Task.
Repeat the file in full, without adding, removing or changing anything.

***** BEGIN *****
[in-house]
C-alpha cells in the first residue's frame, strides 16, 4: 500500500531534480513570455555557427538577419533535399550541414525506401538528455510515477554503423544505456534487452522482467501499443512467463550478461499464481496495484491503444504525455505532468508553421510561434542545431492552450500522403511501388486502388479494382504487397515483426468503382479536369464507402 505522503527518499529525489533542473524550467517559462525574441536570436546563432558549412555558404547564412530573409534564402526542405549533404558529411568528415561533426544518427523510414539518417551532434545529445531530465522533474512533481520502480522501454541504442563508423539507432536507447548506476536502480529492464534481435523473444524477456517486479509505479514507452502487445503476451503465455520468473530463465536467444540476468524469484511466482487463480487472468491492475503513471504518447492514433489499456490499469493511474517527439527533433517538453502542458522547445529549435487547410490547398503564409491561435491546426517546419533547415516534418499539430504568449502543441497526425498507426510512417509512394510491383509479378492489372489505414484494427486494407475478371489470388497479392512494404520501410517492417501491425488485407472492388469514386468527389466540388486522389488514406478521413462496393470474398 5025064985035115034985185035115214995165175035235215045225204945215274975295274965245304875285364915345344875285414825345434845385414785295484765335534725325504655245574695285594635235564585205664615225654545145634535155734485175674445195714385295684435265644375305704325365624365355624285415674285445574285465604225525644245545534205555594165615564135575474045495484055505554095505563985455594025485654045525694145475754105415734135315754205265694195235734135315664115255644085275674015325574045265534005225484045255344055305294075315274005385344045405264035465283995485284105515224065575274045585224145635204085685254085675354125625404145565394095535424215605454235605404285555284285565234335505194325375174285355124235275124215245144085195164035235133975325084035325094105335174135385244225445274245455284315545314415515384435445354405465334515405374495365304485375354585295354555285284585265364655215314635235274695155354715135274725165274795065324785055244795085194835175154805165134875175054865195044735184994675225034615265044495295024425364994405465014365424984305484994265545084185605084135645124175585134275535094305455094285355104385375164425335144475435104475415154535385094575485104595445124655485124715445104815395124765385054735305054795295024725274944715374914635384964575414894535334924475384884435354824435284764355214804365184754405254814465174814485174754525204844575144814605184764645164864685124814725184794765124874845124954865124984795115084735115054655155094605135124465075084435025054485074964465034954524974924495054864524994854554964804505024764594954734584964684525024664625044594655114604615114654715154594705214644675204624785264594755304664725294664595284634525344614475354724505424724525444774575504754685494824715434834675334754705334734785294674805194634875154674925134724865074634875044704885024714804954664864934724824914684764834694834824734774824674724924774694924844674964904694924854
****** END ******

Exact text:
[in-house]
C-alpha cells in the first residue's frame, strides 16, 4: 500500500531534480513570455555557427538577419533535399550541414525506401538528455510515477554503423544505456534487452522482467501499443512467463550478461499464481496495484491503444504525455505532468508553421510561434542545431492552450500522403511501388486502388479494382504487397515483426468503382479536369464507402 505522503527518499529525489533542473524550467517559462525574441536570436546563432558549412555558404547564412530573409534564402526542405549533404558529411568528415561533426544518427523510414539518417551532434545529445531530465522533474512533481520502480522501454541504442563508423539507432536507447548506476536502480529492464534481435523473444524477456517486479509505479514507452502487445503476451503465455520468473530463465536467444540476468524469484511466482487463480487472468491492475503513471504518447492514433489499456490499469493511474517527439527533433517538453502542458522547445529549435487547410490547398503564409491561435491546426517546419533547415516534418499539430504568449502543441497526425498507426510512417509512394510491383509479378492489372489505414484494427486494407475478371489470388497479392512494404520501410517492417501491425488485407472492388469514386468527389466540388486522389488514406478521413462496393470474398 5025064985035115034985185035115214995165175035235215045225204945215274975295274965245304875285364915345344875285414825345434845385414785295484765335534725325504655245574695285594635235564585205664615225654545145634535155734485175674445195714385295684435265644375305704325365624365355624285415674285445574285465604225525644245545534205555594165615564135575474045495484055505554095505563985455594025485654045525694145475754105415734135315754205265694195235734135315664115255644085275674015325574045265534005225484045255344055305294075315274005385344045405264035465283995485284105515224065575274045585224145635204085685254085675354125625404145565394095535424215605454235605404285555284285565234335505194325375174285355124235275124215245144085195164035235133975325084035325094105335174135385244225445274245455284315545314415515384435445354405465334515405374495365304485375354585295354555285284585265364655215314635235274695155354715135274725165274795065324785055244795085194835175154805165134875175054865195044735184994675225034615265044495295024425364994405465014365424984305484994265545084185605084135645124175585134275535094305455094285355104385375164425335144475435104475415154535385094575485104595445124655485124715445104815395124765385054735305054795295024725274944715374914635384964575414894535334924475384884435354824435284764355214804365184754405254814465174814485174754525204844575144814605184764645164864685124814725184794765124874845124954865124984795115084735115054655155094605135124465075084435025054485074964465034954524974924495054864524994854554964804505024764594954734584964684525024664625044594655114604615114654715154594705214644675204624785264594755304664725294664595284634525344614475354724505424724525444774575504754685494824715434834675334754705334734785294674805194634875154674925134724865074634875044704885024714804954664864934724824914684764834694834824734774824674724924774694924844674964904694924854